BORDEAUX got it right when it came to public transport. Just three euros per day on the tram system during Euro 2016. At Grand Parc station we bumped into an artist who was taking her painting of a ball disguised as a globe to an exhibition. She was hoping to find a buyer. “Bonne chance,” we said as she got off with her huge canvas.

It was Tuesday and the town centre was buzzing. At 10am, Austrians were dominating the bars and cafes, quaffing Heineken at a special Euro 2016 price of EUR 5 for a large plastic “glass”. Rousing drinking songs echoed from the pavement cafés, getting louder by the round. They seemed to outnumber the Hungarians 3:1. As we walked across the Pont de Pierre, which spans the river Garonne, we were enveloped by a band of Austrians waving their flags and marching in single file. “We are from Linz,” they shouted. “But we like Arsenal”. The power of the Premier. We also bumped into a group of Scots, in smart national costume and ironic t-shirts – “Scotland…France 2016”.

The tram ride to the stadium was sweaty (Bordeaux, intermittedly raining, hot and humid, seemed to be the town that deodorant forgot) and noisy, with two sets of fans trying to outshout each other. It was all good natured, a marked contrast to the events of the weekend in Marseille when two sets of imbeciles tried to outpunch each other.

The stadium came into view. We had caught a glimpse of it from the aircraft as we came in to land and it was quite striking. Close up, it was one of the most eye-catching football grounds around.

The Nouveau Stade de Bordeaux, now called the Matmut Atlantique, was opened a year ago. Designed by Swiss architects Herzog & de Meuron, it has received a lot of attention, and rightly so. This company has an impressive book of work, including the Allianz Arena in Munich, Tate Modern in London and the famous “bird’s nest” Beijing National Stadium. They are also set to build Chelsea’s new stadium at Stamford Bridge.

I was looking forward to seeing this stadium and was not disappointed. Strikingly white – shiny white in places – it is framed by 900 columns and has a rectangular roof. It’s classical, minimalist, nautical and geometric, all rolled into one. What a place to watch football every fortnight! It’s like a giant lightbox sitting on the edge of Bordeaux.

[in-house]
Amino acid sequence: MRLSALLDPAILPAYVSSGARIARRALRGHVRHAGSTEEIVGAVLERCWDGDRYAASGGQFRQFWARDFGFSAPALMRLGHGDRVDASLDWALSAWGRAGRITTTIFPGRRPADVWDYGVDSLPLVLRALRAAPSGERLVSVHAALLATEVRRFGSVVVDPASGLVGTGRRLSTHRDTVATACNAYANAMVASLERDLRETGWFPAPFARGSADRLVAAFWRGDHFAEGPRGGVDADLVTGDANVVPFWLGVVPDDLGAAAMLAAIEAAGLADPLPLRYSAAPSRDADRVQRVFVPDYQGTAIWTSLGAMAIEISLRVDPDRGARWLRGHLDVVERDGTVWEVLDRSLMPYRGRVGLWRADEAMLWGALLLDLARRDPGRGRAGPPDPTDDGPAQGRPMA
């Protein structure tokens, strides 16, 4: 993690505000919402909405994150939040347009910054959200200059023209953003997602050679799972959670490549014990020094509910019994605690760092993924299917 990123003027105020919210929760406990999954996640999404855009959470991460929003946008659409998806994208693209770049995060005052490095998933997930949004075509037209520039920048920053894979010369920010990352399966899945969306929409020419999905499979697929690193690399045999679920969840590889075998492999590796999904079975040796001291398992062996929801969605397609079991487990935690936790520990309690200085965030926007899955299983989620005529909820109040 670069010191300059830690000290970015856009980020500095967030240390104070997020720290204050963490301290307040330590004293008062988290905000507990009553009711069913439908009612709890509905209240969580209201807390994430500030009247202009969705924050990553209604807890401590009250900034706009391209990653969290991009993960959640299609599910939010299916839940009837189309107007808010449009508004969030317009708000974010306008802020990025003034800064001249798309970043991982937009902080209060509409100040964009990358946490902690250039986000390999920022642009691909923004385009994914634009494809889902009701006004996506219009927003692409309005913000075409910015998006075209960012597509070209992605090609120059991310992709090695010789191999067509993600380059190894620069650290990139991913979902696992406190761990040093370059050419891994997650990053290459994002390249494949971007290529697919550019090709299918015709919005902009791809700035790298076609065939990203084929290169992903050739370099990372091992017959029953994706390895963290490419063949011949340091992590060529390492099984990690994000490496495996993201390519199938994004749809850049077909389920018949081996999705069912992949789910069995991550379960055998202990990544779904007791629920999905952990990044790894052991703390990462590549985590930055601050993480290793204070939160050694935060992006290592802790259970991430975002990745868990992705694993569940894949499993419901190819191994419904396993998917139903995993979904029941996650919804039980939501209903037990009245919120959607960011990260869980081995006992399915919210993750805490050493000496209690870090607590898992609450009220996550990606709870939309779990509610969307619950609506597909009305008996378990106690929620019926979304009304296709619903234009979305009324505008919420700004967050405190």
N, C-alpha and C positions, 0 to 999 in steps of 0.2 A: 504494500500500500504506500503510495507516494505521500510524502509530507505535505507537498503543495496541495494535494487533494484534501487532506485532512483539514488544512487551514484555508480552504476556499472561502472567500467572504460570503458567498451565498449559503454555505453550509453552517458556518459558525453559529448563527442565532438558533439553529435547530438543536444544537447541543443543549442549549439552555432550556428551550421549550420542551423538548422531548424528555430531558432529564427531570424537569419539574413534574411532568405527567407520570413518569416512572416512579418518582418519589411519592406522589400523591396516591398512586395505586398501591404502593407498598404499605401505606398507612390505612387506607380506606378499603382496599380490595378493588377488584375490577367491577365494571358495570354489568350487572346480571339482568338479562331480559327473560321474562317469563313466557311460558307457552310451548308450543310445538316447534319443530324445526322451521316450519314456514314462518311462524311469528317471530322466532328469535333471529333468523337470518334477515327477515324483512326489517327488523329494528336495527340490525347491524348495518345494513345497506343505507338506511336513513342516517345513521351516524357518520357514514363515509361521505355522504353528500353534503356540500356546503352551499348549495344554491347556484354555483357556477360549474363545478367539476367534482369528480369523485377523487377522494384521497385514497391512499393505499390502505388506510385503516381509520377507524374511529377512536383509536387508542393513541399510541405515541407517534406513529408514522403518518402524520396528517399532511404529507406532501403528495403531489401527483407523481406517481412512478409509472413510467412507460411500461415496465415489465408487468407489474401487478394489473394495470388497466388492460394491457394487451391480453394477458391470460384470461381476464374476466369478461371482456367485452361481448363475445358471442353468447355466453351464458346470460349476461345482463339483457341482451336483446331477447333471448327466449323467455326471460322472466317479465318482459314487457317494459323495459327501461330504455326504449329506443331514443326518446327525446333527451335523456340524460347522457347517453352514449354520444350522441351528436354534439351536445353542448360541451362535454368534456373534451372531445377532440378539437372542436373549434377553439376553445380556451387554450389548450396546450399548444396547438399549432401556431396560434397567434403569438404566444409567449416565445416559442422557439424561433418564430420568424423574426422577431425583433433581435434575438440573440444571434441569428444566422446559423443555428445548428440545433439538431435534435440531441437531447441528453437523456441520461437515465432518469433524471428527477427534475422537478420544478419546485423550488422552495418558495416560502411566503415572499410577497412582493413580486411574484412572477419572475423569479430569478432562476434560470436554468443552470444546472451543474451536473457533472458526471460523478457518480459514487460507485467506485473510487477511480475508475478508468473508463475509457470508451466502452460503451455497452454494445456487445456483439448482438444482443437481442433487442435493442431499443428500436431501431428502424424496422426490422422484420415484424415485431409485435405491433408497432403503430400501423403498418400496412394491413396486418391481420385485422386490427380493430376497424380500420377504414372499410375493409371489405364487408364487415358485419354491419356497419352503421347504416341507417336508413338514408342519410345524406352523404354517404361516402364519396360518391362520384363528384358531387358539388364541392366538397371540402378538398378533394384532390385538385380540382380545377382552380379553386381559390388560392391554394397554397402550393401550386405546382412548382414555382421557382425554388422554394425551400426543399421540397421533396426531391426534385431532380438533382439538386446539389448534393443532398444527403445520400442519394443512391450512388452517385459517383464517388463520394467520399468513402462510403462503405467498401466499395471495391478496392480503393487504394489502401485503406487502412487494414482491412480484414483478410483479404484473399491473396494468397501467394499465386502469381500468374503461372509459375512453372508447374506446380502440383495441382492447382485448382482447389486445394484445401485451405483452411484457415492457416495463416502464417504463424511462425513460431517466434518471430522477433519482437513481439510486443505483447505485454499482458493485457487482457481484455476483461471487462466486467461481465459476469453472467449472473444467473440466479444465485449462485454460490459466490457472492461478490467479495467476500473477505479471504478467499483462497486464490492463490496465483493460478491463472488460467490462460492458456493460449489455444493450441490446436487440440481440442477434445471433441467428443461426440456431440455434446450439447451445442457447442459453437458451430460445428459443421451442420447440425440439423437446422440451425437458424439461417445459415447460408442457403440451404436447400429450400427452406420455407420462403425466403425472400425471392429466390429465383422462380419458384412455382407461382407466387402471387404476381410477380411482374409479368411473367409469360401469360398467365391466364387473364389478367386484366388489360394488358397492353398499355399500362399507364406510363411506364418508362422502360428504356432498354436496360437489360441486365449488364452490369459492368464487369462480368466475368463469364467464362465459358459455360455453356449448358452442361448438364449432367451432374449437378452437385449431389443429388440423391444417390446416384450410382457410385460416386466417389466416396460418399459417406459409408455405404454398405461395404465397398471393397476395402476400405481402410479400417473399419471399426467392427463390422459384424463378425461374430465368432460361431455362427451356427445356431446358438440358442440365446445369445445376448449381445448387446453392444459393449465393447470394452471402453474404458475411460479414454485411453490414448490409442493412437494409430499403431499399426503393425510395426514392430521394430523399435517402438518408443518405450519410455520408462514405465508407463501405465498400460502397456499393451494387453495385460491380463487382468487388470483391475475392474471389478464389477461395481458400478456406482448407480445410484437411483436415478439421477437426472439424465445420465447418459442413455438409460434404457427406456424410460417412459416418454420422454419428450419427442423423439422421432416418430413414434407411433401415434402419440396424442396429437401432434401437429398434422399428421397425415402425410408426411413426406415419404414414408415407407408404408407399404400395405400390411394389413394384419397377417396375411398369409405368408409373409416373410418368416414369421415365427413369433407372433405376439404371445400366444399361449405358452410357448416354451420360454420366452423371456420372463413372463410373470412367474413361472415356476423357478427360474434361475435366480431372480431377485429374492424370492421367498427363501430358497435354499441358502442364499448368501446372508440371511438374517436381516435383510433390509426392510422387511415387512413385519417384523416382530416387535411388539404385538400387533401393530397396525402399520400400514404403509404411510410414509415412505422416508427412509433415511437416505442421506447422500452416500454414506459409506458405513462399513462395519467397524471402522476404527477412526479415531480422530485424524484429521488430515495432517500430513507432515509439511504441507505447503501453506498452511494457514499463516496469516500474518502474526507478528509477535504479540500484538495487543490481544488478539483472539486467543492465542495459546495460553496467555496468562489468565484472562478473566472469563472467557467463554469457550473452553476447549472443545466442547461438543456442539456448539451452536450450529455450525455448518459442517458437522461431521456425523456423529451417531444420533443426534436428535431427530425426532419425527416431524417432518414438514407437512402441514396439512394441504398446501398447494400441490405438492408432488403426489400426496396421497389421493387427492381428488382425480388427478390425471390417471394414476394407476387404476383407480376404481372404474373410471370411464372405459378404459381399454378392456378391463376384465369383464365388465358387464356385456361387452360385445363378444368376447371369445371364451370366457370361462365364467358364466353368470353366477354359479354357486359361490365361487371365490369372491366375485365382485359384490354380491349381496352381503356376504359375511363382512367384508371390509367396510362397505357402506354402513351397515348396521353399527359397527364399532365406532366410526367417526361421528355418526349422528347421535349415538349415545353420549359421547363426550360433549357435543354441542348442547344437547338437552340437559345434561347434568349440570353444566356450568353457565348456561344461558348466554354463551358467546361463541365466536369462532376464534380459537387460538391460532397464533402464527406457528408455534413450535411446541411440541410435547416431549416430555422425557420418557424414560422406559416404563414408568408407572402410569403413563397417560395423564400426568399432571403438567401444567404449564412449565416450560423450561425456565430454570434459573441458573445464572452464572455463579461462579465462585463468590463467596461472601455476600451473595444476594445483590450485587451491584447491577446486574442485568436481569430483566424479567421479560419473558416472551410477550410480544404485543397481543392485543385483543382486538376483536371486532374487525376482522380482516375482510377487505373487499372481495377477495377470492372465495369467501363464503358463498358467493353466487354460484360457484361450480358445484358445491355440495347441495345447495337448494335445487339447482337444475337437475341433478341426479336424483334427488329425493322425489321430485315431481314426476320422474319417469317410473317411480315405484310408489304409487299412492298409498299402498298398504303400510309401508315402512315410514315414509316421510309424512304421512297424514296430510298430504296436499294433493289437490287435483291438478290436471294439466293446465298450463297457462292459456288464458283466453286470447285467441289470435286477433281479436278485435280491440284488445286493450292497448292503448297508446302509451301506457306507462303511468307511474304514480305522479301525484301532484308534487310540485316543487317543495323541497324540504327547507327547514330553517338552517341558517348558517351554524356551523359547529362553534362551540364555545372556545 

But first we had to get in. Security, we expected, would have to be tight and the searches were quite invasive. I almost expected a latex glove to be included. But somehow, and worryingly, Hungarian fans managed to get flares into the ground. It does not bear thinking about where they might have hidden them!

The acoustics inside were good, allowing UEFA the chance to fill the stadium with the thump-thump music that nobody really wants. At least the crowd did not have to suffer David Guetta, who failed to illuminate the opening ceremony in Paris. It is slightly patronising the way major sporting events attempt to produce “games for the masses” by introducing singalongs and competitions to see who can shout the loudest. And where did this “countdown to kick-off” come from? Memorandum to UEFA – football is not Disneyland.

Before the game started, the fans were engaged in some form of national ditty – both of which seemed to be leftover from the Eurovision Song Contest. But once the teams were on the field, the real passion came out in the Austrians and Hungarians.

The Austrians were waving around what looked like silver paper, while the Hungarians were having none of that. There was an interesting mix of irredentist banners that included a pre-WW1 view of the Hungarian empire. The Magyar crowd was throaty and mildly intimidating and there seemed to be a lot of black t-shirts in attendance. According to the UEFA-run shouting contest, Austria were louder. At least at the start of the game.

Before kick-off, Austria and Hungary had met 136 times, with Hungary winning 66 and Austria 40. There was a time when both were leading lights in European football, but the map has been redrawn several times since then.

Austria almost went ahead after less than 30 seconds when David Alaba struck the woodwork with a shot from 25 yards. Hungary’s 40 year-old keeper, Gabor Kiraly, dressed in unseasonal tracksuit bottoms, didn’t see it.

Austria started the more confident side, but generally, the passing was a little wayward from both sides. You sensed, however, that Hungary had a bit of game plan. And so it proved. Hungary’s veteran midfielder Zoltan Gera (37) was key in midfield, not only spraying the passes around but also doing a shift in defence.

In the 62nd minute, Hungary stunned their Danubian neighbours with a goal. Adam Szalai controlled a long pass, worked a little move with László Kleinheisler and then slid the ball under Robert Almer, the Austrian keeper. The crowd went berserk behind the goal, with the players embracing fans and likewise. A couple of flares broke out among the crowd. Hungary’s case grew stronger four minutes later when Austria’s Alexsander Dragovic received a second yellow.

Österreich went in search of an equaliser, but there was always the chance that Hungary could hit them on the break. Three minutes from time, Zoltán Stieber did just that when ran on to a through pass from Tamás Priskin and chipped the ball over Almer. More jubilation from the white-shirted players and black-shirted supporters.

It wasn’t difficult to get a tram back. Austrians were streaming out of the ground, their mood as dark as the architecture was white. The Hungarians were going to enjoy the moment and an hour later, they were still coming back from that wonderful stadium.

It wasn’t a great game, but for the Magyars, it was a notable achievement. They hadn’t been in a major competition since 1986. The win, against their old rivals, sparked off celebrations in Budapest, but for one night only, Bordeaux belonged to Hungary. And you couldn’t help being pleased for them.